On the eve of the NHS’s 73rd birthday on Monday (5 July), the CSP has been organising with trade unionists from across the UK for a fair and significant pay rise for NHS staff.
The CSP has joined with other health trade unions to write to the new health secretary Sajid Javid stressing the crucial importance of pay in ensuring the NHS is ‘fighting fit’ to deal with its many post-pandemic challenges.
Now the NHS pay review body report is with the secretary of state for consideration, all eyes are on the government as health workers and the public await the outcome of the pay round.
Decent pay rise vital to ensure the NHS is fighting fit post-pandemic
The letter reads: 'After the unprecedented challenges of the past 15 months, NHS staff are exhausted and well in need of a boost.
A proper pay rise would help stem flagging morale. It would also persuade those staff who feel ready to throw in the towel to stay around and see the NHS through the next few difficult years.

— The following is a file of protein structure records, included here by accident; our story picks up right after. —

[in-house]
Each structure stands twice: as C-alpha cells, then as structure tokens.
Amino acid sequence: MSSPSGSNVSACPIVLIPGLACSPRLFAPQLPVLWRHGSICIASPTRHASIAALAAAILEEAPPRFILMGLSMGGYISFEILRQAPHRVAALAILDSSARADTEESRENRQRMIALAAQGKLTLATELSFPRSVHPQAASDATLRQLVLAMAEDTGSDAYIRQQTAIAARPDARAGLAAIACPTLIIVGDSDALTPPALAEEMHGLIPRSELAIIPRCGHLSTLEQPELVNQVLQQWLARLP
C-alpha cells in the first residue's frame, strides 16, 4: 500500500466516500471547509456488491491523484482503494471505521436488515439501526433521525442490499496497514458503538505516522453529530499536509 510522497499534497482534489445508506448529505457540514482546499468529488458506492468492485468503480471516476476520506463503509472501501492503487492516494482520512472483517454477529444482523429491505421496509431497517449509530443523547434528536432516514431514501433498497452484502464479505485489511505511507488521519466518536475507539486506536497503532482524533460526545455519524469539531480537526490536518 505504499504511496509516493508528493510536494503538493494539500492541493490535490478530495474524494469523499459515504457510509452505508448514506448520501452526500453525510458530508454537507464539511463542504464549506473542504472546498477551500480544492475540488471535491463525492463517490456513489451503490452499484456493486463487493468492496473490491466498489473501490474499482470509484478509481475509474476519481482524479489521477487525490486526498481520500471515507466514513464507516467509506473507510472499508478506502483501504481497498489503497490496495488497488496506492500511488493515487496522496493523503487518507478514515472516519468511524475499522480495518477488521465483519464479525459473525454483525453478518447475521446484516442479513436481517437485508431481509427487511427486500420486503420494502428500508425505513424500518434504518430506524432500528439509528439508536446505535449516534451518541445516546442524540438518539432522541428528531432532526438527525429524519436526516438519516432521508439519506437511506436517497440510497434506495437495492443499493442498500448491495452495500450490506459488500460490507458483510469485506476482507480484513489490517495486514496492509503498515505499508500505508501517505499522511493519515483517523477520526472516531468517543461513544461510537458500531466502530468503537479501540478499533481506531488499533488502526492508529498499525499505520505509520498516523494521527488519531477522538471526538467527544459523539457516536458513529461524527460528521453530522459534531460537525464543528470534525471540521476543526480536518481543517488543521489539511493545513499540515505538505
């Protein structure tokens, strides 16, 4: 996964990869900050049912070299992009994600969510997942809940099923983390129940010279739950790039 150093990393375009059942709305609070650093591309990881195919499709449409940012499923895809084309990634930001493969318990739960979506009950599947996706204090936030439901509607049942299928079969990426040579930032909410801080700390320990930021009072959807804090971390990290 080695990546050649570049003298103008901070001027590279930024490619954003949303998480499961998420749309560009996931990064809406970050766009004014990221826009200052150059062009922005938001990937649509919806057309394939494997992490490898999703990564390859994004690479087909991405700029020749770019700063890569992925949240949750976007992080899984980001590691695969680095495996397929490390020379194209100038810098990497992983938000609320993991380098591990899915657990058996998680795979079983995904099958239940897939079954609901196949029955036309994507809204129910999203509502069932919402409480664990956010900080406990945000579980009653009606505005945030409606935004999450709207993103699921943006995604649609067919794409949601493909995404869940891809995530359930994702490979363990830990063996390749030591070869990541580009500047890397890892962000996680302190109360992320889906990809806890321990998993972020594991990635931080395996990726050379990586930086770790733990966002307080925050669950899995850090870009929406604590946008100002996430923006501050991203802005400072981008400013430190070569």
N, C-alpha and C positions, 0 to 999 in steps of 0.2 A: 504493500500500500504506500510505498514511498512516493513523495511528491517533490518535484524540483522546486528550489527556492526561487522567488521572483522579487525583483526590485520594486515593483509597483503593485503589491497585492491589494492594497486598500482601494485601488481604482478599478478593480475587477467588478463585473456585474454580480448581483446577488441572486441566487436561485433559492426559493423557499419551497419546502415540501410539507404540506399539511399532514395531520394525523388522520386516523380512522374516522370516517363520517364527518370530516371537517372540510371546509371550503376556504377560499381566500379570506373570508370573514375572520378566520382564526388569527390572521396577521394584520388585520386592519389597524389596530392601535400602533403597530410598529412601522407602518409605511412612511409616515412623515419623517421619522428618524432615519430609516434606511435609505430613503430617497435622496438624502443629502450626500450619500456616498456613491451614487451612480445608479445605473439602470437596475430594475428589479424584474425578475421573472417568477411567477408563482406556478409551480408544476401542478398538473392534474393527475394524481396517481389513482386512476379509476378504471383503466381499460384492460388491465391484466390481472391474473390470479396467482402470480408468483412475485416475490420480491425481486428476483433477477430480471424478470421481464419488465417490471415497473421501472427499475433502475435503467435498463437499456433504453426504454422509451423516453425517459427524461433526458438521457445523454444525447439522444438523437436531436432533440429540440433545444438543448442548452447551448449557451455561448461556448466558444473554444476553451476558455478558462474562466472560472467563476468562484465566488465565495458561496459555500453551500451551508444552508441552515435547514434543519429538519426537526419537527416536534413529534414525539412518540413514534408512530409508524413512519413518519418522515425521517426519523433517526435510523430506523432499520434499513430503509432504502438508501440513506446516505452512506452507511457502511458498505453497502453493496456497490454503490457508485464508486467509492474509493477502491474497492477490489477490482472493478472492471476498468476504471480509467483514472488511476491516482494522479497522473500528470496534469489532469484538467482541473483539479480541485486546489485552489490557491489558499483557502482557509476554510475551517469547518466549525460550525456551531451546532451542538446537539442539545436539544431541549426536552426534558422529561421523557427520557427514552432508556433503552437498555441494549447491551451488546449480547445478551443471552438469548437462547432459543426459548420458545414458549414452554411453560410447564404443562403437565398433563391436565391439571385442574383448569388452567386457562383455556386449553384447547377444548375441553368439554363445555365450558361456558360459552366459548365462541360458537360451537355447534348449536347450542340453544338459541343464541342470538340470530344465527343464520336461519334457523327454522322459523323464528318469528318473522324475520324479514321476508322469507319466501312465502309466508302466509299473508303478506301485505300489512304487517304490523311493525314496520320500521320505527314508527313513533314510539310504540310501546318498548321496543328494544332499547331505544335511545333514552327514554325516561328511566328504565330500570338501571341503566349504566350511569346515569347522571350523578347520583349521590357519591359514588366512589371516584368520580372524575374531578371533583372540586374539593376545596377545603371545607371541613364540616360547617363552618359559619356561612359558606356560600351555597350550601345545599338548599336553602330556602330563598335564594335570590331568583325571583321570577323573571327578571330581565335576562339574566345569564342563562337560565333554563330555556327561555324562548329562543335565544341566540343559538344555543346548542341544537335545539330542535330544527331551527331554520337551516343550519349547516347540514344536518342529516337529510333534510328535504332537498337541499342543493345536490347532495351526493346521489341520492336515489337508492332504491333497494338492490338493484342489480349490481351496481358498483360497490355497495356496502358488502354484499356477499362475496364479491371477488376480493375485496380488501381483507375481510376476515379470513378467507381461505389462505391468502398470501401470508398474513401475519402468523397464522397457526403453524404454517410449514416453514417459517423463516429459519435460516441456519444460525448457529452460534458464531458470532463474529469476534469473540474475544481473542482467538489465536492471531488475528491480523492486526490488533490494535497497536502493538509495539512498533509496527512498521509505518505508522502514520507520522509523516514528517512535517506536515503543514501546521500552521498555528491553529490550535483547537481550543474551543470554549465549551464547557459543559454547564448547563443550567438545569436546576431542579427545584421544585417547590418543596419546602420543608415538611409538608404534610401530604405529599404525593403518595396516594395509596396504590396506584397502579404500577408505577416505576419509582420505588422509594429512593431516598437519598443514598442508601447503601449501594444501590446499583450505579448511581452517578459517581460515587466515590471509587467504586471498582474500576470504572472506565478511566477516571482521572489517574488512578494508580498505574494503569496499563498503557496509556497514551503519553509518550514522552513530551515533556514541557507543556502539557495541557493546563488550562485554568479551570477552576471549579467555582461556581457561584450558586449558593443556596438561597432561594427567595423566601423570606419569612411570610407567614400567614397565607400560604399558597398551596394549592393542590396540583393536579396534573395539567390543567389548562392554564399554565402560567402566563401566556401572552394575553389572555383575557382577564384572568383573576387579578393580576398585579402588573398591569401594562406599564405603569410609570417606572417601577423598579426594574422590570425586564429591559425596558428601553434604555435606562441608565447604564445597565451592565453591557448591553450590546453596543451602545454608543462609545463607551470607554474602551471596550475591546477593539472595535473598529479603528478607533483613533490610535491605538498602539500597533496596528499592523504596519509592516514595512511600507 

'It would also signal the government’s commitment to addressing the huge backlog of appointments, treatments and operations cancelled to allow the NHS to focus on Covid.'
The full text of the letter is available below.
CSP members stand up for fair pay
Meanwhile, CSP members have been organising with trade unionists from across the UK for a significant pay rise.
CSP members were well represented alongside other health professionals, with physios and support staff taking part in demos in Northern Ireland, Wales, Surrey, Worthing and Sussex in the past couple of weeks alone.
Watch our video above to see how CSP reps and members are standing up for the NHS in the workplace.
What can you do?
- update your CSP member profile (employer and workplace information) so we are able to hold an industrial action ballot on pay, if needed
- organise your own workplace pay demo - use our organising resources to find out how
- talk to your colleagues and pass it on - use the hash tags #CSP4FairPay across social media
- members can continue to raise the issue of pay with their local member of parliament; and in Wales, Senedd members.
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